By Ray Sayre
Director of Emergency Management, Santa Cruz County

Information on how best to mitigate your risk can be found at and at

The 2017 fire season was very active with numerous wildfires in Santa Cruz County with several homes lost in Sonoita.

The National Weather Service sent an email to Emergency Managers last week: “Our winter has been abnormally warm and dry and that trend is expected to continue right into the spring. Drought is expected to persist and perhaps worsen with another potentially very busy fire season ahead.”

I encourage you to take a few moments and watch the NWS video on YouTube:

Of particular interest is the drought index, reported in the video as “Severe,” but which was changed to “Extreme” last Thursday. The last time we faced these conditions was 2011 when we had the Monument Fire in the Huachuca Mountains which burned or damaged 50 structures, and several mandatory evacuations occurred.

For us who live in Santa Cruz County we have had many notable fires:
• 2005 Florida Fire – 23,183 acres
• 2011 Murphy Complex Fire – 68,078 acres
• 2011 Empire Fire – 600 acres
• 2011 Empire II Fire – 2,009 acres

2012 School Canyon Fire – 7,049 acres

All County and Tribal Emergency Managers in the State met in Phoenix Wednesday with the primary topic of “Ready, Set, Go, Evacuate” for wildfires. We met with the fire management officer from BLM who presented the fire outlook. Without getting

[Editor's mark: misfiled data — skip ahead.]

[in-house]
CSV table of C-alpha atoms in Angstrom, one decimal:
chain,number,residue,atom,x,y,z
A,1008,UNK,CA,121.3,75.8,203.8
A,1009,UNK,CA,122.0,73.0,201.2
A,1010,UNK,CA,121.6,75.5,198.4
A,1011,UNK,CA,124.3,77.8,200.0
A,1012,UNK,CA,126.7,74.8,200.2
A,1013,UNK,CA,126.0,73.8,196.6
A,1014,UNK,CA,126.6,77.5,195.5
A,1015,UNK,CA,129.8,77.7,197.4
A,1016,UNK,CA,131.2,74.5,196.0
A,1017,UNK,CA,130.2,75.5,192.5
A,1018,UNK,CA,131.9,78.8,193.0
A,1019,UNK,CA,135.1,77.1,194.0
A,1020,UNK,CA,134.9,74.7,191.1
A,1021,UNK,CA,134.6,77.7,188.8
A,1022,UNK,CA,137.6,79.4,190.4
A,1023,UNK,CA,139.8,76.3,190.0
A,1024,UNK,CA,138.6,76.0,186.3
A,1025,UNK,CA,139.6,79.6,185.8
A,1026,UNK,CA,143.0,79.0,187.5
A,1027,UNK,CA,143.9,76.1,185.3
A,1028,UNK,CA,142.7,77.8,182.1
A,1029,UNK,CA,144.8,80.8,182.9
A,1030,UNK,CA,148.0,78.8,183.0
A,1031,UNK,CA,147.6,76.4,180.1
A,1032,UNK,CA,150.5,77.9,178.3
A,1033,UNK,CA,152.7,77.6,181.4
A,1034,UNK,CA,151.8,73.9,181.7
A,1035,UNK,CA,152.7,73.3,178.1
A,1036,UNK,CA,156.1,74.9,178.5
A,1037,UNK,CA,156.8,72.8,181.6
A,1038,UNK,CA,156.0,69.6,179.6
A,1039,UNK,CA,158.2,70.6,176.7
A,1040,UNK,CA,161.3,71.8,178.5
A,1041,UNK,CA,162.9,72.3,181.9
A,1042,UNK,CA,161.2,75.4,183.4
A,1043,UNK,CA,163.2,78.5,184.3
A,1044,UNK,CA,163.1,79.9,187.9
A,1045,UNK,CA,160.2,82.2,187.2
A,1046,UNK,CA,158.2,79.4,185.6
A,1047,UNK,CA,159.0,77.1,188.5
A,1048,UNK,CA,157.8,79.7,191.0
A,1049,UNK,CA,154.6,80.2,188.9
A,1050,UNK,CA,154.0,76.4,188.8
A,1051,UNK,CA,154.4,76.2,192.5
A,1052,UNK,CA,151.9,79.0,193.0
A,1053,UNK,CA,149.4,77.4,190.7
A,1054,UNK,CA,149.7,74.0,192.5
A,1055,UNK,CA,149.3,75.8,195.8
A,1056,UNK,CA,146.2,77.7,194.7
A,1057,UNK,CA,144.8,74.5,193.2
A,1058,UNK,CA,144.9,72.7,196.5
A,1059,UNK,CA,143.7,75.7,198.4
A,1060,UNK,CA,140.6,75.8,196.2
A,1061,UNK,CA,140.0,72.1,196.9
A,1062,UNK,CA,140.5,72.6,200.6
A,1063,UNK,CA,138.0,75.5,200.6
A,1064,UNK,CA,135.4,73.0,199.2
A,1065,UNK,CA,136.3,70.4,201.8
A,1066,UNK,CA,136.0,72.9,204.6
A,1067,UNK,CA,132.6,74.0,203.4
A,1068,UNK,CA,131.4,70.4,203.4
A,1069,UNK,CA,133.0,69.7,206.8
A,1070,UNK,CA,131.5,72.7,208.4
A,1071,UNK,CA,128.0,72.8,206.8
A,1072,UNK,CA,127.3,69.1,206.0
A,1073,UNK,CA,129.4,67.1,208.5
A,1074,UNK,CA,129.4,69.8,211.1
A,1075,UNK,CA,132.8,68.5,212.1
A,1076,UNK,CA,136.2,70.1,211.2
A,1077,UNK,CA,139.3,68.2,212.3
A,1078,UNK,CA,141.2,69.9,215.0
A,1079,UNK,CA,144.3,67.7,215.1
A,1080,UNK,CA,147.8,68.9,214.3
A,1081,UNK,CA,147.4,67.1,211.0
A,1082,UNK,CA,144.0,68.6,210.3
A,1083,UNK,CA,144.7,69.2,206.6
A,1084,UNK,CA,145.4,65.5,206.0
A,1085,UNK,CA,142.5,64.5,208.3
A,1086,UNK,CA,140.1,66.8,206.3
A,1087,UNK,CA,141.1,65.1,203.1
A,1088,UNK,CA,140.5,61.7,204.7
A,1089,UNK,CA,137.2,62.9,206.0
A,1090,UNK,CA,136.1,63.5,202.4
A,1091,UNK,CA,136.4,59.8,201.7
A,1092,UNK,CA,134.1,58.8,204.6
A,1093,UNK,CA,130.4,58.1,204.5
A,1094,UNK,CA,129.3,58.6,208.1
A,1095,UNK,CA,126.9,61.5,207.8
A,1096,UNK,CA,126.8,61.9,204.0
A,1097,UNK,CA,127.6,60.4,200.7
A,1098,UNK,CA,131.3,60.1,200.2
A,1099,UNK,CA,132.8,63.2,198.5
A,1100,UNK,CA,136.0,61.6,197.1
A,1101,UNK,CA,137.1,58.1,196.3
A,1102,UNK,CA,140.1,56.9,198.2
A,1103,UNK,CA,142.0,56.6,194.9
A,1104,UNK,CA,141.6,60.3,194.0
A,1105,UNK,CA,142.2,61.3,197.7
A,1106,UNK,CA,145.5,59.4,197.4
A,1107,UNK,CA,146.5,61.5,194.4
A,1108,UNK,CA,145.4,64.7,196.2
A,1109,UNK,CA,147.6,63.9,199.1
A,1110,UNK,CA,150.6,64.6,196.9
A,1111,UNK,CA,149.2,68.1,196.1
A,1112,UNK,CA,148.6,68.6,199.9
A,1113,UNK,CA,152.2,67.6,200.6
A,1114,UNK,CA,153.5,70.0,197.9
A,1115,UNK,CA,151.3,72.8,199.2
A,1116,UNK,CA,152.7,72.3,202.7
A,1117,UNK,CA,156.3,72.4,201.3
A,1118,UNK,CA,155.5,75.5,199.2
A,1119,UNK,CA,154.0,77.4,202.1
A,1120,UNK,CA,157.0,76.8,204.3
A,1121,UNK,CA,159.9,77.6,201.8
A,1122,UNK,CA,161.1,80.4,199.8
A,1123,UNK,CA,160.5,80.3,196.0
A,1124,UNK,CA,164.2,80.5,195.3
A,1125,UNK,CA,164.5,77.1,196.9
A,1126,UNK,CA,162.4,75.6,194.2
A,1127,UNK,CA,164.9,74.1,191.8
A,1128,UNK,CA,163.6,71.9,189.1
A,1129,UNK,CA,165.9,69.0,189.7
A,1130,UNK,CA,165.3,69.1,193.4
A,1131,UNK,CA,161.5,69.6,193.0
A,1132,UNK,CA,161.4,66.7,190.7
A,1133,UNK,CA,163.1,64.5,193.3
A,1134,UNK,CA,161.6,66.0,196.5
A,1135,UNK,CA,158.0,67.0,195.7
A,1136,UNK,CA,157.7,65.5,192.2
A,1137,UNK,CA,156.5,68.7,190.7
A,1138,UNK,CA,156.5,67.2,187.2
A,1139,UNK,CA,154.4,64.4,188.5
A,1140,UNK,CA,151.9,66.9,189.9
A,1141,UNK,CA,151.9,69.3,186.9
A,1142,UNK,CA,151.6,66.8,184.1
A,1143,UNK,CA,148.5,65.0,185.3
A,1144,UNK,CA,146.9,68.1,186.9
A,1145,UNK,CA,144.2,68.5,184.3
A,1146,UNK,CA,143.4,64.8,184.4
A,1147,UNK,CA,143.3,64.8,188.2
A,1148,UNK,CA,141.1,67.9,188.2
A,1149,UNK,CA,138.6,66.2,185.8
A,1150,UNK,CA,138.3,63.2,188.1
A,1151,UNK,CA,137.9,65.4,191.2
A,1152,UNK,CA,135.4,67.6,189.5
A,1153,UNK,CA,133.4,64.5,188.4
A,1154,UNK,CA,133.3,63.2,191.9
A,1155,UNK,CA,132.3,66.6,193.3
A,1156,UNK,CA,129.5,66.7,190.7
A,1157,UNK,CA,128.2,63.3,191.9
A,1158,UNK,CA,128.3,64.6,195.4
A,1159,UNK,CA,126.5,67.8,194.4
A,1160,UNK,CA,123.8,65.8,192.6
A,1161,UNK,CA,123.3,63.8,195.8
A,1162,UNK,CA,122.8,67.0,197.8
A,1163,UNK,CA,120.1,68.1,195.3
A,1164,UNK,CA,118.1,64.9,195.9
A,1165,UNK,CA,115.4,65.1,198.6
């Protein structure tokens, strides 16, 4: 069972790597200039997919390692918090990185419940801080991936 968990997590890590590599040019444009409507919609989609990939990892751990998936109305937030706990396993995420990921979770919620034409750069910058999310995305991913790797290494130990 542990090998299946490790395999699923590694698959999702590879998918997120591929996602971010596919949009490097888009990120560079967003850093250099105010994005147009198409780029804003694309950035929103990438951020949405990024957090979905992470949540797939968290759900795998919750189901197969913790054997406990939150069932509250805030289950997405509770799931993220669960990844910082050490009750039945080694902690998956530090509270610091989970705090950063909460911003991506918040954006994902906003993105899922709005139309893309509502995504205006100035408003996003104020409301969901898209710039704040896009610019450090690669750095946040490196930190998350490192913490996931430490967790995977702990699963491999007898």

overly technical, you should know two things: 1) Large fuels have less moisture than kiln dried lumber, and 2) The energy release factor (amount of heat that will be released when on fire) is the highest ever recorded.

As you know, California experienced several wildfires in December. This is not wildfire season. The largest wildfire in California history, the Thomas Fire, destroyed 1,063 structures, damaged 280 buildings- several injuries and deaths also occurred.

Now is the time to prepare and remove ignitable materials from your house or business! Plants near structures need to be pruned, and trimmed. Your roof and gutters need to be clear of leaves, pine needles, and other debris. Move all combustible materials near your house like patio furniture, firewood, plastic, propane tanks, and anything that will
catch fire away from the structure.

If you have roof vents, they need to have fine mesh screen covering the vent so embers do not enter your attic space. If you have windows, which we all do, metal screen is much better than fiberglass for preventing embers from entering your home.

Work with your neighbors to reduce fire load as well. You need to have a “go kit” packed with extra clothes, water, medication, credit card and banking information, glasses, and non-perishable food. If you have pets, you need a plan to evacuate them as well. For more information on emergency supplies go to

Finally, if you are not on the County Wireless Emergency Alert System, now is a good time to enroll. It takes about a minute to do so, and this allows our 911 centers and Emergency Management to send emergency alerts to your cell phone: